Remarks at the Adoption of the UN General Assembly Resolution on UN Development System Reform

Ambassador Kelley Currie
U.S. Representative for Economic and Social Affairs
U.S. Mission to the United Nations
New York City
May 31, 2018


Thank you, Mr. President.

Over the last year, one of the U.S. Government’s highest priorities has been to shine a light on the UN and let the American people decide for themselves about the value of the organization. I know many of you feel the same way. Whether your country contributes one dollar or twenty-two percent of the UN’s budget, we all have to show our citizens that their investment in the UN yields results.

This is especially true for the UN development system, where the United States is the world’s largest investor. Every year, we contribute $1.7 billion to everything from improving education, to empowering women and girls, to promoting human rights and the rule of law. The American people do this because we want to work with the UN to help make the world a more stable and prosperous place for all of us.

Today, we are taking an important step toward achieving this goal, through the development of a more effective, accountable, responsive, and efficient UN platform – one that is fit for purpose. This resolution changes the way that the UN organizes and runs its development activities. Member states are giving the Secretary-General new and important responsibilities for oversight and coordination of the UN’s development work around the world.

It now will fall to the Secretary-General to ensure accountability for a more effective and more efficient development system. The United States expects that the reforms we adopt today will lead to less bureaucracy, less overhead, better performance, and improved flexibility of UN agencies to act quickly when necessary.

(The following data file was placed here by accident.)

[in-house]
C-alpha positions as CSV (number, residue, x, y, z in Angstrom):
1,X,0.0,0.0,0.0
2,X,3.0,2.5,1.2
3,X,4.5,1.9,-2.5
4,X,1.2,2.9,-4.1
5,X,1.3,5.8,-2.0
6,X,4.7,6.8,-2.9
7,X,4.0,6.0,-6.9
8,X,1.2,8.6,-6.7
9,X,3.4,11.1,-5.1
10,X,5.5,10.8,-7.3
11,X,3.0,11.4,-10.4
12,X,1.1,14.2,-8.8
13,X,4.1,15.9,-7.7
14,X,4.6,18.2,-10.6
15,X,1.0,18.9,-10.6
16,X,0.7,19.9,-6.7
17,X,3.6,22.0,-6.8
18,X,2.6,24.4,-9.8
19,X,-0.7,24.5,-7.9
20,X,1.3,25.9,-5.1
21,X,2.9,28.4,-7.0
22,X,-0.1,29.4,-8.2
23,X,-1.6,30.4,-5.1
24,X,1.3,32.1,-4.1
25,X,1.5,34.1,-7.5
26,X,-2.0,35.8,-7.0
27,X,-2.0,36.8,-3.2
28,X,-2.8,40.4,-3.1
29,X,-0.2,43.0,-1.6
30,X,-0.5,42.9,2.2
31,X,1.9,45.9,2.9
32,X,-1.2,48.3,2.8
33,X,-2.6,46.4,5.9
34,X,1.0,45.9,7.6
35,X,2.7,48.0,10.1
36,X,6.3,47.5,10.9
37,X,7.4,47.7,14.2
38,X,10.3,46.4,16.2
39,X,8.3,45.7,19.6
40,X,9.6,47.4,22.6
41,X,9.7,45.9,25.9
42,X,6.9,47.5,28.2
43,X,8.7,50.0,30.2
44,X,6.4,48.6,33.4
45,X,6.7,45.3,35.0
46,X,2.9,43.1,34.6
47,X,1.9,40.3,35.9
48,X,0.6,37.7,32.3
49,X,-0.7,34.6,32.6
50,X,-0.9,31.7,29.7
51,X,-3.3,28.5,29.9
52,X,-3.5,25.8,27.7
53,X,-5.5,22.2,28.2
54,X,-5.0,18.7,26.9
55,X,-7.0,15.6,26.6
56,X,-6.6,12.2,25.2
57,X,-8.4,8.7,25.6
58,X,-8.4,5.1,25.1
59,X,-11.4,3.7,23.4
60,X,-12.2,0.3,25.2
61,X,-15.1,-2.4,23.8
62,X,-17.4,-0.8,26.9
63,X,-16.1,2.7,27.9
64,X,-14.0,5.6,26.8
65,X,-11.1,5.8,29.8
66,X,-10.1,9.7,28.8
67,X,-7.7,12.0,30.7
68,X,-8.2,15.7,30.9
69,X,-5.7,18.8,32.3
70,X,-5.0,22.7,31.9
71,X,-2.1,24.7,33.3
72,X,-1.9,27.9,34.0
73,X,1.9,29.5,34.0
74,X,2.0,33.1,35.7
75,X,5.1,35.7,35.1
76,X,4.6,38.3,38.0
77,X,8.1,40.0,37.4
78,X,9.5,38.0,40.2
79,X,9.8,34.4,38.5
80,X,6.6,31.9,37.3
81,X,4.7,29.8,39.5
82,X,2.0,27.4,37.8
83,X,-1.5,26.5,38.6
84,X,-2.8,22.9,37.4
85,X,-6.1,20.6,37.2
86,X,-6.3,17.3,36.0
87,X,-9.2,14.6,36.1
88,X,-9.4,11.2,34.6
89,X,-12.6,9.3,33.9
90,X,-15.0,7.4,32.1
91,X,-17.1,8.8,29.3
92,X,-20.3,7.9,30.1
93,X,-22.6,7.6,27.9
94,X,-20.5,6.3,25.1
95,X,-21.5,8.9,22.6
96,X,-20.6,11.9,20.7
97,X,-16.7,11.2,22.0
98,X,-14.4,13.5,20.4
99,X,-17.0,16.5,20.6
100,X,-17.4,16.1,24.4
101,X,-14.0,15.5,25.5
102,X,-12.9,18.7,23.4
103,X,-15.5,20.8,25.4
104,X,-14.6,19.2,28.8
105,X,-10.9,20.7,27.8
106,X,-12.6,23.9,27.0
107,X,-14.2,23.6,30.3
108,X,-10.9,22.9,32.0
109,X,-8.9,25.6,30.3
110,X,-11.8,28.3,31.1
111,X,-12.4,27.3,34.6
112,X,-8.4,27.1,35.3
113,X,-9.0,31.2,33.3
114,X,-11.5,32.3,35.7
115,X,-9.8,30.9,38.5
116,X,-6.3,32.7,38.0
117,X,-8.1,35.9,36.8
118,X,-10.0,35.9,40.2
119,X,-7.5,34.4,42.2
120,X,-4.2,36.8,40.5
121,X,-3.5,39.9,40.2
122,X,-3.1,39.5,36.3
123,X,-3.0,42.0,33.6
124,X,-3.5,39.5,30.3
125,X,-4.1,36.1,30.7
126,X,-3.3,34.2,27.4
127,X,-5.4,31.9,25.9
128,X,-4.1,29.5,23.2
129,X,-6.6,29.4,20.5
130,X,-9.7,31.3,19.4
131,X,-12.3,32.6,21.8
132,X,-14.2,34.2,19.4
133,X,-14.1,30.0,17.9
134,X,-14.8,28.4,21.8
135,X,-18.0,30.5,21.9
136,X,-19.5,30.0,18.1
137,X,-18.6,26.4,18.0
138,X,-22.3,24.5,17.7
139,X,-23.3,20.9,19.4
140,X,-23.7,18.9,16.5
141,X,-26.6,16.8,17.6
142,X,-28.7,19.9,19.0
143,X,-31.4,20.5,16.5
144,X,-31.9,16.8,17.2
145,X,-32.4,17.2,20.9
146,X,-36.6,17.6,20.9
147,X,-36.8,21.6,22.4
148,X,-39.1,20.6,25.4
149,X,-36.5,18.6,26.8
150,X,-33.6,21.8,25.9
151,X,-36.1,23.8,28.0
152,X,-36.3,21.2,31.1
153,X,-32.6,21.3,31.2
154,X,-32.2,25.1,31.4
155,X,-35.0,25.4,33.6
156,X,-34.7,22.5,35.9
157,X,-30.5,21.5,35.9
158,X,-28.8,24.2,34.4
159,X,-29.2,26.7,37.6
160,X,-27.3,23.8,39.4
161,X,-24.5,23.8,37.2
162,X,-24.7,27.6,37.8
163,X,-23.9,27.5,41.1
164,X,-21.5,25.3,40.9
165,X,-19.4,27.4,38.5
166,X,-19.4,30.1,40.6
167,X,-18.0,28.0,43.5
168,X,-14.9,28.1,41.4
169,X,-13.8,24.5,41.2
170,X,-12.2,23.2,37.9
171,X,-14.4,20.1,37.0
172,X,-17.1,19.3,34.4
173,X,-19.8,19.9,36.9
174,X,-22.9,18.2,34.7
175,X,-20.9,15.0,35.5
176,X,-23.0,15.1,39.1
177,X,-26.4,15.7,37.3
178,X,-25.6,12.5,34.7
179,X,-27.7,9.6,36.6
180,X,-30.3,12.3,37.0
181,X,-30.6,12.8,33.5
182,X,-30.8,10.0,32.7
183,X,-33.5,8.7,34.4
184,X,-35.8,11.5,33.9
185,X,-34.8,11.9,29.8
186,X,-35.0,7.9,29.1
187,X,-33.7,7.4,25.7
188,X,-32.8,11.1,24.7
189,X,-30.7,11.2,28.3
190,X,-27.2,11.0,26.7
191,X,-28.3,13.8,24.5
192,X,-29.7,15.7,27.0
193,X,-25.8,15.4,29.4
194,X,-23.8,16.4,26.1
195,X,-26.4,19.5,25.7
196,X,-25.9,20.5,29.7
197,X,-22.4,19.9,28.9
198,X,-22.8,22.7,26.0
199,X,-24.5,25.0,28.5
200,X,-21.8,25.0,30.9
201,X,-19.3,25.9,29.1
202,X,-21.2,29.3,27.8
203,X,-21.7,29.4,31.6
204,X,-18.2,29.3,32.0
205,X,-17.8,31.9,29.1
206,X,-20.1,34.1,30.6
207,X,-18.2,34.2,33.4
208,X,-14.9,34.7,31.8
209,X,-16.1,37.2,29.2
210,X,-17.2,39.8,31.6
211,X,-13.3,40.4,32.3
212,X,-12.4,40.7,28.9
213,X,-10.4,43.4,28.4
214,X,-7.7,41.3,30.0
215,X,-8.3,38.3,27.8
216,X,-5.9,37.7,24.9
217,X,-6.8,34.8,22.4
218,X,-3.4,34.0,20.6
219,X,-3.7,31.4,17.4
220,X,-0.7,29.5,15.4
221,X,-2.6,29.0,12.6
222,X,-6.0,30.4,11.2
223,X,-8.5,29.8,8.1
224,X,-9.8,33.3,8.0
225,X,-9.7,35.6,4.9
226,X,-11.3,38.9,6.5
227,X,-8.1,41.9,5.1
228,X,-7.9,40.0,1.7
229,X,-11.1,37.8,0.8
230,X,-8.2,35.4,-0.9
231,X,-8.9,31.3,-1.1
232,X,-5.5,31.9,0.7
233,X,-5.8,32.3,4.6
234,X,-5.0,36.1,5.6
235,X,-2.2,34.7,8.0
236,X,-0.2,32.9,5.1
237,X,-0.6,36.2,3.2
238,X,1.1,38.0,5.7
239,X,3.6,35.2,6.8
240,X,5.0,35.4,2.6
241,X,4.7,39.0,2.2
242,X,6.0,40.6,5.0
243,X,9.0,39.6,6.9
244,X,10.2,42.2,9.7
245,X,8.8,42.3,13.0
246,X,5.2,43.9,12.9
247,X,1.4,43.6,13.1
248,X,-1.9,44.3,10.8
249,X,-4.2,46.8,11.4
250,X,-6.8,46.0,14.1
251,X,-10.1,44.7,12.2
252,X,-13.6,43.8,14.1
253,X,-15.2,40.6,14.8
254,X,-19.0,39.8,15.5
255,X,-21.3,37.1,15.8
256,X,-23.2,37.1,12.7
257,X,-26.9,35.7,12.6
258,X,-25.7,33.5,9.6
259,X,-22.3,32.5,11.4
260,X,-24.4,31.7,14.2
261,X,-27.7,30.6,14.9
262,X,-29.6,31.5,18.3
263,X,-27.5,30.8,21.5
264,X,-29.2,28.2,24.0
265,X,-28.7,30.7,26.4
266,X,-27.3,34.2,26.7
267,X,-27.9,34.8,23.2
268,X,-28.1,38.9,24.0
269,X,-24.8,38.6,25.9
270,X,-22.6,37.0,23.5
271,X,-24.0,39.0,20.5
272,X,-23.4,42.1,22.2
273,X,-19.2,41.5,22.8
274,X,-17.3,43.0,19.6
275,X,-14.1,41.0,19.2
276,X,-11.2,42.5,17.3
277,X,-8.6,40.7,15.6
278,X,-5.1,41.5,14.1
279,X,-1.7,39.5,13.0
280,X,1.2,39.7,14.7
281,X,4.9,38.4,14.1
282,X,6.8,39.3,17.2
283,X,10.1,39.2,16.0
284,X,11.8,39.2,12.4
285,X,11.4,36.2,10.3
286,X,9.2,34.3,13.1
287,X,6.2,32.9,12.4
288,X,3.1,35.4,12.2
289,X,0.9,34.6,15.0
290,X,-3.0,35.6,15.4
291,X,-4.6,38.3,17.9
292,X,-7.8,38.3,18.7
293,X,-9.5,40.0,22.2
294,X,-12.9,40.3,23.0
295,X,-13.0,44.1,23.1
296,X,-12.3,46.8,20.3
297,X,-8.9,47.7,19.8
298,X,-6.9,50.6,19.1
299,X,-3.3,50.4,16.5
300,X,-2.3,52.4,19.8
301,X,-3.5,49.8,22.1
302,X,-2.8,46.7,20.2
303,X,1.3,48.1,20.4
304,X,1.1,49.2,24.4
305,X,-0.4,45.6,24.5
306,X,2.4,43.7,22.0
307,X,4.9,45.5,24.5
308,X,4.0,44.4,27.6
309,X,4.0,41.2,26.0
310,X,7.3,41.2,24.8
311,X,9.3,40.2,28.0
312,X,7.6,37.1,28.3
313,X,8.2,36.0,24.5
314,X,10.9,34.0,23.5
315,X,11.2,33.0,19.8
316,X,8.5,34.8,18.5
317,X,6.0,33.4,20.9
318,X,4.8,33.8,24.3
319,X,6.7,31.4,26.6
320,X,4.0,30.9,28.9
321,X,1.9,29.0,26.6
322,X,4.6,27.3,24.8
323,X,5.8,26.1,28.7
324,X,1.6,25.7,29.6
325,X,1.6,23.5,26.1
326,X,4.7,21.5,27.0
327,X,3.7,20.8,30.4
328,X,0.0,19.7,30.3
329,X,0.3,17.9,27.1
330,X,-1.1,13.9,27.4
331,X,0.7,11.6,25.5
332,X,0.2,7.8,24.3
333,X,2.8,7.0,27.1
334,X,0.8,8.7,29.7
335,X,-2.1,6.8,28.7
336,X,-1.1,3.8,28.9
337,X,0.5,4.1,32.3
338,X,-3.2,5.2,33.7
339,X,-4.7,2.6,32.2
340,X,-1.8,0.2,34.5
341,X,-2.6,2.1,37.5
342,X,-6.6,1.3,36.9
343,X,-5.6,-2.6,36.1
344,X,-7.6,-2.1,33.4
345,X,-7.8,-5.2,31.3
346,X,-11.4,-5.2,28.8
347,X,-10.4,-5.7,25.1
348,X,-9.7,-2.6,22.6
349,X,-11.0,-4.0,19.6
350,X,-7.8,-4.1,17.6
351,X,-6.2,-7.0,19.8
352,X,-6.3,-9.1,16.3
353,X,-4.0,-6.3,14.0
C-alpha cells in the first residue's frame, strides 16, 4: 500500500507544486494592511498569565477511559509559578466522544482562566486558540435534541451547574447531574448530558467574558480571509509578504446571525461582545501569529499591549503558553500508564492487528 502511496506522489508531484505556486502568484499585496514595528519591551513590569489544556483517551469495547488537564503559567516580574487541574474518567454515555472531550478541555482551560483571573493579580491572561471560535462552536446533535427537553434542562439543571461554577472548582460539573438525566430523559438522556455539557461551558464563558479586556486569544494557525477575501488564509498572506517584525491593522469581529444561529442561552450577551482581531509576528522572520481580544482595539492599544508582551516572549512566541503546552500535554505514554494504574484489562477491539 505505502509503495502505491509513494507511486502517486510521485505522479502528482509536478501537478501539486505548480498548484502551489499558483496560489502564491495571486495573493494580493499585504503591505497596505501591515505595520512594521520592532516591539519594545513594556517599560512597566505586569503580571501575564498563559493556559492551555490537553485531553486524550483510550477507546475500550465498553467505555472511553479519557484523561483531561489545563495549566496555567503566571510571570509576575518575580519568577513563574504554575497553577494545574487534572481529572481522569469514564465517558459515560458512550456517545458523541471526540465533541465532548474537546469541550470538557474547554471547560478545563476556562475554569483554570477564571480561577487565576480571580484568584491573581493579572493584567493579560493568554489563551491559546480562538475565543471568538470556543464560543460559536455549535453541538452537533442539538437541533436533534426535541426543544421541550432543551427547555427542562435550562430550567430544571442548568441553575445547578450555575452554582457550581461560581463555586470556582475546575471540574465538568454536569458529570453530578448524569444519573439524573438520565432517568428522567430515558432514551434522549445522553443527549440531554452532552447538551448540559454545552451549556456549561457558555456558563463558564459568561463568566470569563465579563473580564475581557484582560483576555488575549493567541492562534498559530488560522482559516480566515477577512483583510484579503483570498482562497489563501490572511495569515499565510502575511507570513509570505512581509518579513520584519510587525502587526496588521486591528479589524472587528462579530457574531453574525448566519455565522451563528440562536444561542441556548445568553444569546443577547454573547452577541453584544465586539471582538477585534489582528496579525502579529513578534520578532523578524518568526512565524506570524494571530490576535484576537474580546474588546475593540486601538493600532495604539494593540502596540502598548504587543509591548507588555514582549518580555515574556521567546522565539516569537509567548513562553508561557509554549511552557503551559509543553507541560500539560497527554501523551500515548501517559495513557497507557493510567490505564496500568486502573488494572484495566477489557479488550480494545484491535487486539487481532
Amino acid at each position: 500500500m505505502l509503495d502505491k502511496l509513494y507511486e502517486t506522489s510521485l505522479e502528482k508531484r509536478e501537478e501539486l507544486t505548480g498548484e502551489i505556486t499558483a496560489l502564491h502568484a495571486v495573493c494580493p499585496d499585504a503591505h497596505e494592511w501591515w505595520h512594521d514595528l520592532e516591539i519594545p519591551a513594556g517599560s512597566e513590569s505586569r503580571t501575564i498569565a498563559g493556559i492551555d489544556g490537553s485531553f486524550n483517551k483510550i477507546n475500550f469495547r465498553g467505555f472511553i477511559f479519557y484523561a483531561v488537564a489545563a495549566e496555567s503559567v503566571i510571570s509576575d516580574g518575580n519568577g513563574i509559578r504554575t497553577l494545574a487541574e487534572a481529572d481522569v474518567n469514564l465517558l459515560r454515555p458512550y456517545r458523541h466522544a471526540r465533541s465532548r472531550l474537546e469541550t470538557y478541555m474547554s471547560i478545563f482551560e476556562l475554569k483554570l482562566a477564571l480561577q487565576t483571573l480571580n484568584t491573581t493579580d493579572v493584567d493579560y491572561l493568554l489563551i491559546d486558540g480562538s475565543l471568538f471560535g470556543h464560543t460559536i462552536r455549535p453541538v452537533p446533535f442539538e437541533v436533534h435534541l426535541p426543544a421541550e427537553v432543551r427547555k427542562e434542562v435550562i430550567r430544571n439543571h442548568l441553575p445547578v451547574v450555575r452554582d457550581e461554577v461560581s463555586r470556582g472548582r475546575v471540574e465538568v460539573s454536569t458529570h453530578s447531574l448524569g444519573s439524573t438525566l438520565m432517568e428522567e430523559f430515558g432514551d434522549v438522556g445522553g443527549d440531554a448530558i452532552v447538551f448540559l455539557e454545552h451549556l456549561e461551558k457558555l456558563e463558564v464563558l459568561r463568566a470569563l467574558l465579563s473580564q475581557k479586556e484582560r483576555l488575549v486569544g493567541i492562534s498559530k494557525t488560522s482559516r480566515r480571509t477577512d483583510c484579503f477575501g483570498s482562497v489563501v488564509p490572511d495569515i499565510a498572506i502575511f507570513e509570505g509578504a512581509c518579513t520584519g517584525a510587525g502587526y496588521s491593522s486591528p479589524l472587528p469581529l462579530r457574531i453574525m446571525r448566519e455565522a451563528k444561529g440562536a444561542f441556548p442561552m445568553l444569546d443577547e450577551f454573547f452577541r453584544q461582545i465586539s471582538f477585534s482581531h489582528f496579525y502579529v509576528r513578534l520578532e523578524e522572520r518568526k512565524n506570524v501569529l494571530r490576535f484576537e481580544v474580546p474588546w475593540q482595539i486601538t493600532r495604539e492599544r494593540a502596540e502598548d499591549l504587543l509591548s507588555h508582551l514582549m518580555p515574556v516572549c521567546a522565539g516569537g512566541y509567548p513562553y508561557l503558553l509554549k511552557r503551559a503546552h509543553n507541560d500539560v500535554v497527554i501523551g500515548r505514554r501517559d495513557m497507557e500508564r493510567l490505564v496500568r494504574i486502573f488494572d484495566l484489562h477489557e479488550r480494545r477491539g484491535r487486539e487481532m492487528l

Implementing these changes won’t be easy, especially when we are talking about dozens of UN organizations with different structures, mandates, and funding sources. Moving forward, UN agencies will need to focus on their core mandates and comparative advantages, and make tough choices about low-priority activities.

Completing these reforms will require commitments by member states and UN staff to see this process through to completion. If we’re successful though, we won’t just save money, we’ll create a system that is more responsive to who need it the most.

Today’s resolution limits increases in assessed contributions for UN member states. That is critical, as we avoided a more than $200 million increase in the UN’s regular budget compared to what was first on the table. In government, it’s often easy to think that more money is the way to fix a problem, especially when we create something new to solve it. But, when we looked closer, and got creative, we found there are other ways to fund the UN’s work without asking our taxpayers to shoulder more of the burden.

The fact that we came together to adopt this resolution by consensus sends a strong positive signal. For that, I must take a moment to express our deep gratitude to the co-facilitators – Sabri and Ib. Together, we have committed to empower the Secretary-General to make important changes.

Getting development reform right is a goal that should unite us. The United States appreciates the work of the Secretary-General, the Deputy Secretary-General, their staff, the co-facilitators, and all member states whose constructive efforts have brought us this far, and we look forward to continuing to work closely with the SG and his team, and other member states to fully implement these changes.

Thank you.